Kosovo: Europe's Youngest Democracy

July 21, 2010
Child Stands on Tree Branch With Kosovo Flag in Pristina

About the Author: Christopher William Dell serves as U.S. Ambassador to Kosovo.

Upon completing my first year as U.S. Ambassador to Kosovo, what I have seen makes me more optimistic than ever about this young country's future. Kosovo, the world's newest democracy, is becoming a responsible player in the international community and making progress on achieving a brighter, Euro-Atlantic future for all of its citizens. Kosovo has changed a great deal since my first tour in Kosovo in 2001, making it easy to see how one could almost forget the tragic events of the late 1990s.

When I was previously in Pristina, the population was still reeling from the dark days of the '80s and '90s. The NATO military campaign to end Milosevic's widespread atrocities against civilians was over, but the people still had fresh wounds from losing loved ones. The smell of smoke still hung in the air, and the tension was palpable. The international community was engaged to help the people of Kosovo pick up the pieces of a shattered society. Kosovo Serbs and other minorities often suffered from reprisal attacks. We all had hope for a brighter future, but it was hard to see how we would reach a safe and secure environment in the Balkans, one where all communities could lead normal lives.

Today, just 10 years later, life is less tense after years of oppression and war. There is a real vitality in the air, the streets of Pristina are full of movement as people go about normal lives, and young people are everywhere, giving a real buzz and a vibrancy to this youngest of European capitals. Most importantly, the people are hopeful about their future. And, this is not only the case for Kosovo's majority population. Life has improved for all the minority communities, including Kosovo Serbs, as well. They are involved with local government in their communities and can move freely throughout the country. This was not the case during my last tour in Pristina, when Serbs had to travel with armed NATO escorts. Now, we can see a truly multi-ethnic democracy quickly developing in the heart of southeastern Europe.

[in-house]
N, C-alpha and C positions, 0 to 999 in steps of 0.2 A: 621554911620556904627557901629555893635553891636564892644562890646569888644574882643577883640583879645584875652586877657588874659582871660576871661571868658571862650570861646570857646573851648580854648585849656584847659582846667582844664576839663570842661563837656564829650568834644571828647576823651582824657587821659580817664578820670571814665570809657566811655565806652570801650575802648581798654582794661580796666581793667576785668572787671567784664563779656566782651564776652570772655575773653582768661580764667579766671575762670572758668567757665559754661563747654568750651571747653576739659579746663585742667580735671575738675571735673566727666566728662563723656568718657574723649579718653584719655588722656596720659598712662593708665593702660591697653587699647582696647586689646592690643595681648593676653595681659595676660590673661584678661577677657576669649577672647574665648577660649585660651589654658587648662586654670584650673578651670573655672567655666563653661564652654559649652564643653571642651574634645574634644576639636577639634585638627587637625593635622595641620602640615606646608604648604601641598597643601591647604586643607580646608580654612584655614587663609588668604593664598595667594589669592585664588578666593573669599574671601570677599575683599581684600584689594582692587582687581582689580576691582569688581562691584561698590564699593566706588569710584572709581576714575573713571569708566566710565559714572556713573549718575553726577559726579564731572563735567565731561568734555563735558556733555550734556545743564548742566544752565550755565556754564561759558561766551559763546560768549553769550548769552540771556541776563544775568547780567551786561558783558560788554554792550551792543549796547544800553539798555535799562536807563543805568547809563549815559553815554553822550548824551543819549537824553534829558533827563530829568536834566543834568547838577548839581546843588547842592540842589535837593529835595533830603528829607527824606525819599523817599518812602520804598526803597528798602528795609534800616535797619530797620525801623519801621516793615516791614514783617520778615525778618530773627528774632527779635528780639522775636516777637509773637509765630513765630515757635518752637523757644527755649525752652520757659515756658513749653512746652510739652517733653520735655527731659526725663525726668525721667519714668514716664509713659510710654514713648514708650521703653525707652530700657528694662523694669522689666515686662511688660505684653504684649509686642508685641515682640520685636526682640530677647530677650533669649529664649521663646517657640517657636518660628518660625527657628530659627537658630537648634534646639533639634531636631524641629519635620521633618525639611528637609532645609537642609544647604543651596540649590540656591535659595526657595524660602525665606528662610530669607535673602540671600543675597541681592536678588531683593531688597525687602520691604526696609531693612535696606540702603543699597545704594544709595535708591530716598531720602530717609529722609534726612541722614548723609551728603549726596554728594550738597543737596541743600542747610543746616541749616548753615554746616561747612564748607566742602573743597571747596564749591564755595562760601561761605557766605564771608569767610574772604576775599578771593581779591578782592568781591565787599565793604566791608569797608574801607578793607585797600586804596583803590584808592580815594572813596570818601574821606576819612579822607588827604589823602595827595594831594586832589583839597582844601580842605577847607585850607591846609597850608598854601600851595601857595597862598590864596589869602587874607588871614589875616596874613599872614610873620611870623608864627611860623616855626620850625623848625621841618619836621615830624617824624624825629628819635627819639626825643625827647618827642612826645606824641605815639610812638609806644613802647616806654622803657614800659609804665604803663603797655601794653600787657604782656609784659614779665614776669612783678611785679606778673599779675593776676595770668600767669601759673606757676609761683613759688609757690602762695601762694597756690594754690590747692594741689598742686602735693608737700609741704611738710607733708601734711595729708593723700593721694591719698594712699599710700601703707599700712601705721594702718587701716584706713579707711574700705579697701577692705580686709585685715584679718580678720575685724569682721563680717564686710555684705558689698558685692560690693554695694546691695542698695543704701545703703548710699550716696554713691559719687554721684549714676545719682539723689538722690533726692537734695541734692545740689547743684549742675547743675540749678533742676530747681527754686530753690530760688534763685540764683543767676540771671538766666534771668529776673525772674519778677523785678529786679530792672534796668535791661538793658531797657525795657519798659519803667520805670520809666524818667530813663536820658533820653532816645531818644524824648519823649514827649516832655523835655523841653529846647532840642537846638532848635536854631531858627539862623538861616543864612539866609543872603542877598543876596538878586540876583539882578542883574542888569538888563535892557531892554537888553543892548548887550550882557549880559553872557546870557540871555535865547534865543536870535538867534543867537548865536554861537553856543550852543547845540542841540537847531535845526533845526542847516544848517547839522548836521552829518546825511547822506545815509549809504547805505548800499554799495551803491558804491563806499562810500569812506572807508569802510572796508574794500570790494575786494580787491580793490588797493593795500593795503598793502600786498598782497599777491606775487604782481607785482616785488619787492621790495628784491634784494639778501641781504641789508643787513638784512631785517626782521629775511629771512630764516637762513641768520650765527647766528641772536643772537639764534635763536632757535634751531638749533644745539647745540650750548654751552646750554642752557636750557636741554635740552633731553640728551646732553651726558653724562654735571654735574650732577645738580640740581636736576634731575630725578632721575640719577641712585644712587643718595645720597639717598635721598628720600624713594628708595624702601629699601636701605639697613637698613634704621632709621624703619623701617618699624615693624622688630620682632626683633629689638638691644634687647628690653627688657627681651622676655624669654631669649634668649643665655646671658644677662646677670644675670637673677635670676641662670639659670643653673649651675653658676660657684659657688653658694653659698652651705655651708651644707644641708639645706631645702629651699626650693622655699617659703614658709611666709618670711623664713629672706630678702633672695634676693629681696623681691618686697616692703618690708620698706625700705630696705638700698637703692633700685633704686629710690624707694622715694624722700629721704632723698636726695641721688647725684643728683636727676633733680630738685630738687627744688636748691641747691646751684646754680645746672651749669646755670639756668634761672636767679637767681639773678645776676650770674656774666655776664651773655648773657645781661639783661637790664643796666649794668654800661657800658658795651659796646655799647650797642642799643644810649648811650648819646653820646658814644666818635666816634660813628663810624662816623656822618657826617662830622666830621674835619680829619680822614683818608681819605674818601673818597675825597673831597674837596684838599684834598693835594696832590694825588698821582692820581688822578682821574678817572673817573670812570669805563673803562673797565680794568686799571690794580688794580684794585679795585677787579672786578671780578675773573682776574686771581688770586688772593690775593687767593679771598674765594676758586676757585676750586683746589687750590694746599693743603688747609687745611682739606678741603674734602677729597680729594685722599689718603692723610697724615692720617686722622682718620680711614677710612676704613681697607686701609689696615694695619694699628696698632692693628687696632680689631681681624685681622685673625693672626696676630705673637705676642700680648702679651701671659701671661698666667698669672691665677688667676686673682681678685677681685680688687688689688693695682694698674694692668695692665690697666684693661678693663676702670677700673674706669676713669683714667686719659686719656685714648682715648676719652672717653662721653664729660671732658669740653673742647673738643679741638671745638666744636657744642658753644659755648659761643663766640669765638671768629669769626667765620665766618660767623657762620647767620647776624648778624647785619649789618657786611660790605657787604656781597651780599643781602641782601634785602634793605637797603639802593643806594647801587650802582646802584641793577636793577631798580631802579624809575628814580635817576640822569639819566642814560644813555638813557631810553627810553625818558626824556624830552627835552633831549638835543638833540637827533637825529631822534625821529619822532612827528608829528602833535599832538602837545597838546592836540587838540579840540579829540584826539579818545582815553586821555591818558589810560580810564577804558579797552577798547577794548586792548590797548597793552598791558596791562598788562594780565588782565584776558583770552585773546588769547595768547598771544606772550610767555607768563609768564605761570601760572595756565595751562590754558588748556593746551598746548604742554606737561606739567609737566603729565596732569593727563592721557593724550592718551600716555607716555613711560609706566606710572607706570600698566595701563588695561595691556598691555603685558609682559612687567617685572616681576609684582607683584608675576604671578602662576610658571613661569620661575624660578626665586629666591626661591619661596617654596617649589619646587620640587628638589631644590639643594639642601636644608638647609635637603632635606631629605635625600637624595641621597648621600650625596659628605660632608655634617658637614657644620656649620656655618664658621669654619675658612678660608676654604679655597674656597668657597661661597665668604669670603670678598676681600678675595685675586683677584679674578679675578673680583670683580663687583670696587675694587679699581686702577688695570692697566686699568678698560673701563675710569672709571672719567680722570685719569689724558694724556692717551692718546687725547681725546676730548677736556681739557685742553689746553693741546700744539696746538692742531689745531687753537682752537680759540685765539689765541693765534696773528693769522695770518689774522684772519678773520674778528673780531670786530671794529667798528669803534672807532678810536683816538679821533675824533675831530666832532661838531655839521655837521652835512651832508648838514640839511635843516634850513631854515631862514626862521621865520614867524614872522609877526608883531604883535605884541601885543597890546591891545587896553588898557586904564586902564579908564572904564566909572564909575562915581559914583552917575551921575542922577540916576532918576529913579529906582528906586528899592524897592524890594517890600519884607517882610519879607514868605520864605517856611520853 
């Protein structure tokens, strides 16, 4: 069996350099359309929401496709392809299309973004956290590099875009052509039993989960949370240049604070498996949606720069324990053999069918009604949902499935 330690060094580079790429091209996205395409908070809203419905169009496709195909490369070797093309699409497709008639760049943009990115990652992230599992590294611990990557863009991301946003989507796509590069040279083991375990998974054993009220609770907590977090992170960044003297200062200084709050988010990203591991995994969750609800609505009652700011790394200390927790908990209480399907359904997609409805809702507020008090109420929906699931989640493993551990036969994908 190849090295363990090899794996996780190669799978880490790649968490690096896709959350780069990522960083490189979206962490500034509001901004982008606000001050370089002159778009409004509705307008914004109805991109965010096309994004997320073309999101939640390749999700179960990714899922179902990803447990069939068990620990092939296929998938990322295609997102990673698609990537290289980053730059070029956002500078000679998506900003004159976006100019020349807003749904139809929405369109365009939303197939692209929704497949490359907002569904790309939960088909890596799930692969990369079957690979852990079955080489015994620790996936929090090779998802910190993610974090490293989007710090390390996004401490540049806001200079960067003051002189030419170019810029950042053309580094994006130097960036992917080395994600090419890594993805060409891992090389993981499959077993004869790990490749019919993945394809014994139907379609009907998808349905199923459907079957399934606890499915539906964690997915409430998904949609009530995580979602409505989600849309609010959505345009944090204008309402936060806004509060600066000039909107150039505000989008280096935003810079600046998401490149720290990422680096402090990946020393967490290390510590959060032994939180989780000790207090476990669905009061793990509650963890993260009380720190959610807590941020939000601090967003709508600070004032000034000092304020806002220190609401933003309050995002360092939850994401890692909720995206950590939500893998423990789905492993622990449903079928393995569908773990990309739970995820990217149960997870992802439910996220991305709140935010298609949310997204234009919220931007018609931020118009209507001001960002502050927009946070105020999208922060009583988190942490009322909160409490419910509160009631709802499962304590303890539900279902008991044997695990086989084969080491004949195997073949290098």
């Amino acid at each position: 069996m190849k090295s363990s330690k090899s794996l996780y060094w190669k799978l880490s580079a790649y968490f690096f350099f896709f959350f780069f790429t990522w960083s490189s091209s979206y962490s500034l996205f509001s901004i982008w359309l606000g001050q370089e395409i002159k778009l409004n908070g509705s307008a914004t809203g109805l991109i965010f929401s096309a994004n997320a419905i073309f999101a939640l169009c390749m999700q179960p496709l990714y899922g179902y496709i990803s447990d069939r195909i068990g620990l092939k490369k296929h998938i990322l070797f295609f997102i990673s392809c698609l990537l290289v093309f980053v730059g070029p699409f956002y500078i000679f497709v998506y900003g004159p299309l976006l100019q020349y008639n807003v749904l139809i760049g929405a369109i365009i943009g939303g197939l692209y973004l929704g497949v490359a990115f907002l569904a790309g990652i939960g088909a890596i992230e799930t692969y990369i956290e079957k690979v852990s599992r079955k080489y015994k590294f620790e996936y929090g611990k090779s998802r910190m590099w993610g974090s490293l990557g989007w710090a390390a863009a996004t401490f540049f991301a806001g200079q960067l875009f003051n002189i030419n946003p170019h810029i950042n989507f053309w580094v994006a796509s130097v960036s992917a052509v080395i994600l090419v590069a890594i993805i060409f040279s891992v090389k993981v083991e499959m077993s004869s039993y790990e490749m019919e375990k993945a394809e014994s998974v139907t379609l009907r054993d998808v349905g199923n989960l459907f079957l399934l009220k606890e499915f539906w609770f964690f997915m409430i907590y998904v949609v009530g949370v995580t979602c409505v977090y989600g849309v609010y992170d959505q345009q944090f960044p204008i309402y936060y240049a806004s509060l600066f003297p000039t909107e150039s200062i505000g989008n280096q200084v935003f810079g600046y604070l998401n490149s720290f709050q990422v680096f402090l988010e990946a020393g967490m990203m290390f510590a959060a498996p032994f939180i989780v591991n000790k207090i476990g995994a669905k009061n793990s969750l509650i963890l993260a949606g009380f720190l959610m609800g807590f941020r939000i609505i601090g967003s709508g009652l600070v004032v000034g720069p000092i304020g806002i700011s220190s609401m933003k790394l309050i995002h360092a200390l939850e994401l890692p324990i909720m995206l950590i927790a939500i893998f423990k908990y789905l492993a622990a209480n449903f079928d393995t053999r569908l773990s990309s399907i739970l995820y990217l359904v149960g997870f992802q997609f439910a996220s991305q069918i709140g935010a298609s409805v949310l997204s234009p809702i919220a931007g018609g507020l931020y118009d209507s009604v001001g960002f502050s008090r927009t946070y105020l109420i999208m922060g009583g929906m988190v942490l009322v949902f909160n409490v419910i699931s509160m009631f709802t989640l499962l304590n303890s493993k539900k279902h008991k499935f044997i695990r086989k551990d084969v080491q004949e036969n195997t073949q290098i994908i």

Kosovo has achieved great progress in its first two years of independence. In the past year alone, Kosovo joined the World Bank and IMF; it successfully held its first municipal elections -- the first time Kosovo ran its own elections since the conflict; Kosovo and Macedonia completed the demarcation of their border; Kosovo established full diplomatic relations with Macedonia and Montenegro; great strides were made in building and strengthening institutions, such as the Constitutional Court; and the country is making progress on necessary reforms for its European Union integration process. The most remarkable change, however, was the decision by Kosovo's Serbs living in the southern three-quarters of the country to end the decade of frozen conflict in which they'd been living by turning out in record numbers to vote in their local elections. I think this is the most hopeful sign we've seen that the idea of a multi-ethnic Kosovo isn't an impossible dream but a growing reality for all its people.